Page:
Tutorial Sessions
Tutorial sessions address stateoftheart control theory and its
industrial applications. While session formats vary, tutorial sessions
often start with a longer 40 or 60minute talk on the underlying
theory or application area. After the lead presentation, there are
usually several 20minute talks highlighting particular aspects or
applications of the topic area in further detail.
We are pleased to offer 7 tutorial sessions this year.
WeA25: Formal Methods in Transportation Flow Networks
Presenters:
Sam Coogan (Univ. of California Los Angeles), Calin Belta (Boston
Univ.), Murat Arcak (Univ. of California Berkeley), Negar Mehr (Univ.
of California Berkeley), Roberto Horowitz (Univ. of California
Berkeley), Sadra Sadraddini (Boston Univ.), Eric Kim (Univ. of
California Berkeley), Sanjit Seshia (Univ. of California Berkeley).
Time:
Wednesday, July 6, 9:30am  11:30am
Location:
Arlington
The
ubiquity of sensing and communication networks provides new
opportunities for correctbydesign traffic management to increase
efficiency, mobility, and safety. Such advances are critical, as
increasingly populous urban areas have led to a growing need for
efficient use of existing transportation infrastructure. Indeed,
inefficient traffic management is pervasive; for example, ninety
percent of traffic signals in the United States are pretimed, and
only sixty percent of these are retimed at intervals less than five
years. This inefficiency leads to congestion, the costs of which have
increased fivefold in the past three decades to $120 billion annually
and include 5.5 billion hours of additional travel time and 2.9
billion gallons of wasted fuel. Next generation transportation systems
must mitigate this inefficiency through advances in connected
infrastructure, connected vehicles, and automation. In addition, these
advances must coexist with legacy technology into the foreseeable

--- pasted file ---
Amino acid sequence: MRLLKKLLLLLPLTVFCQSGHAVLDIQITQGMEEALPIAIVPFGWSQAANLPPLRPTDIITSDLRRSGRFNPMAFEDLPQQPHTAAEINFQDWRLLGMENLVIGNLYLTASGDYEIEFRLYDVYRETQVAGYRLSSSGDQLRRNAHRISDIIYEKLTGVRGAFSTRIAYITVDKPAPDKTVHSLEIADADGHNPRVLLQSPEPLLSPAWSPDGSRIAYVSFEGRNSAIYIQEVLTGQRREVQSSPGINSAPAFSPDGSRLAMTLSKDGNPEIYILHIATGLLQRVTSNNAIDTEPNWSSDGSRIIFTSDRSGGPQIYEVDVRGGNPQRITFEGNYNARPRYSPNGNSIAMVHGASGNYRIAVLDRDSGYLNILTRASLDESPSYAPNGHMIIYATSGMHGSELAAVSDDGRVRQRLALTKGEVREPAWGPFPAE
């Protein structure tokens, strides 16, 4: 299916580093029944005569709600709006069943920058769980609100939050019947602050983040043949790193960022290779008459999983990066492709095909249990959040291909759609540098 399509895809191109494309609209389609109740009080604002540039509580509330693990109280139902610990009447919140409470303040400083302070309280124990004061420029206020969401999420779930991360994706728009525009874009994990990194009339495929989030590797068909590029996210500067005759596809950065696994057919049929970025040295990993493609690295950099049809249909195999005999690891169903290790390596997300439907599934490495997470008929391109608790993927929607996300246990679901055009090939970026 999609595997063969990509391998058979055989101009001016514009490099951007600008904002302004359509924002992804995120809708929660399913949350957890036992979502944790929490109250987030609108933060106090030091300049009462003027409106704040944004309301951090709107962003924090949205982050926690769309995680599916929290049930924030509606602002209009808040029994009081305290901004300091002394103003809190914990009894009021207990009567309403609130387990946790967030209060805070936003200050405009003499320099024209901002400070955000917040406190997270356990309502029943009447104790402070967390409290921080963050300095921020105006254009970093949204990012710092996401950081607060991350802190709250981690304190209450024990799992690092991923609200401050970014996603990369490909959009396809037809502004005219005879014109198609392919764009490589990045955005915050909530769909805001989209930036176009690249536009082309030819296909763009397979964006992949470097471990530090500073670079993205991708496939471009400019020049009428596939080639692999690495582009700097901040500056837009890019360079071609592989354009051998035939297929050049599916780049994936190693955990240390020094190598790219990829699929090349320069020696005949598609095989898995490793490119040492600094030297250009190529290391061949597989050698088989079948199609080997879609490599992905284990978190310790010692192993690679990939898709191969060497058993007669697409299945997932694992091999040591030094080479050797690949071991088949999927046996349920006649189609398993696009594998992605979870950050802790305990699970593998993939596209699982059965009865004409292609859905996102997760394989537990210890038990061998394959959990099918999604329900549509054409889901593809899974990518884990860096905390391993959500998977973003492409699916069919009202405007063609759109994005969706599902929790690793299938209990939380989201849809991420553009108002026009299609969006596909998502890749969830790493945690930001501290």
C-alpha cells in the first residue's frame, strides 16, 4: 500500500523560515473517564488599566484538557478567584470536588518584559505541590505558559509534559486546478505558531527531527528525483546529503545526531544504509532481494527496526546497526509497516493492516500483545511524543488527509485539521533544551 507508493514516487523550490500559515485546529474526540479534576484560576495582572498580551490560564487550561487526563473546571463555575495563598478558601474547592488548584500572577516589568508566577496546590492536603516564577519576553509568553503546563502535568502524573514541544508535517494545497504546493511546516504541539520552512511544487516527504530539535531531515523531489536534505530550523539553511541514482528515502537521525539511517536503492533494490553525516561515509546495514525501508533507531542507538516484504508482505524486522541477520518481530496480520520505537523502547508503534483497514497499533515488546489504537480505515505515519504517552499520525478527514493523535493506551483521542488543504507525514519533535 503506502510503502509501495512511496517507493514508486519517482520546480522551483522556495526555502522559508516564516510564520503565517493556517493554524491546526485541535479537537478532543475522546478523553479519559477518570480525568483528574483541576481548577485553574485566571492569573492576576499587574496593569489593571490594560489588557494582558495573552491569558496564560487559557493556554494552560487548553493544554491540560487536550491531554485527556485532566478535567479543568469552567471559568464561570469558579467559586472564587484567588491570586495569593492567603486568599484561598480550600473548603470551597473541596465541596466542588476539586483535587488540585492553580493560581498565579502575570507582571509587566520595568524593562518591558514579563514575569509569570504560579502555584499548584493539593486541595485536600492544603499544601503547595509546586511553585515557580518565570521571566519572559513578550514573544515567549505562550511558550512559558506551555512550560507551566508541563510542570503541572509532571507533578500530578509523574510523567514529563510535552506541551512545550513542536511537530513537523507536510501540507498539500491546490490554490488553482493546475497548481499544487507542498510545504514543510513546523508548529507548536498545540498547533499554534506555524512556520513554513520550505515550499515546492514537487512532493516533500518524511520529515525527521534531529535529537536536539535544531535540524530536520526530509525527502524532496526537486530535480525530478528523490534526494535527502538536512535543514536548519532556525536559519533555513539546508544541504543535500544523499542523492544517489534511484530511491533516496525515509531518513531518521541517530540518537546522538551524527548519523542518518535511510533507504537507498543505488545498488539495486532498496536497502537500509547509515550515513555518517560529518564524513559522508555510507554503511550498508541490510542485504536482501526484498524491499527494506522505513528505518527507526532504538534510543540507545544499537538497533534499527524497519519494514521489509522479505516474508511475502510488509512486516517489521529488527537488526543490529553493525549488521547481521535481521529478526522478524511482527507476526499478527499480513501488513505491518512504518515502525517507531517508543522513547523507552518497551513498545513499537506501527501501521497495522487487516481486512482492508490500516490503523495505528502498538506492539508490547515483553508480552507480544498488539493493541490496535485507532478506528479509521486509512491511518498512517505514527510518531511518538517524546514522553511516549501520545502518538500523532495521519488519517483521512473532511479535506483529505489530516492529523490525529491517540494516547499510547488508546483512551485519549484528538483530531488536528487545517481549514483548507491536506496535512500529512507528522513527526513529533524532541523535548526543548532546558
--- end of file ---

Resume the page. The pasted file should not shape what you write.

future. This complexity makes the goal of improved mobility and safety
ever more daunting. Addressing these challenges requires scalable and
automated verification and synthesis techniques for transportation
systems. Such approaches should leverage recent advances in formal
verification and synthesis of control systems to provide automated
tools that guarantee safety and improve mobility. To ensure these
approaches are scalable, reliable, and adaptable, future research must
identify and exploit intrinsic structural properties found in
transportation systems.
WeB25: Recent Advances on Computational Methods for Power Flow
Equations
Presenters:
Dhagash Mehta (Univ. of Notre Dame), Daniel Molzahn (Argonne National
Lab), Konstantin Turitsyn (MIT), Emiliano
Dall'Anese (National Renewable Energy Lab),
Steven Low (California Institute of Tech.)
Time:
Wednesday, July 6, 1:30pm  3:30pm
Location:
Arlington
The power flow equations are a system of polynomials that are at the
heart of many electric power system computations. These equations
model the steadystate relationship between the power injections and
voltage phasors in an electric power system. The optimization and
control needs envisioned for the design and operation of future power
systems requires substantial advances in power flow analyses.
Recently, novel methods with solid mathematical bases have been
developed
and employed to efficiently find multiple solutions of the power flow
equations as well as to solve related optimization problems. Most of
these methods arise from algebraic geometry, a mature area in
mathematics that studies the relationship between algebraic equations
and the geometry of their solution space. The methods we will focus in
this tutorial session are convex relaxations using semidefinite
programming, Grobner basis techniques, the polynomial homotopy
continuation method, and monotone operator theory.
WeC25: Foundations of Infrastructure CyberPhysical Systems
Presenters:
Anuradha Annaswamy (MIT), Aranya Chakrabortty (North Carolina State
University), Alefiya Hussein (University of Southern California),
Milos Cvetkovic (MIT), Tariq Samad (Honeywell), Jakob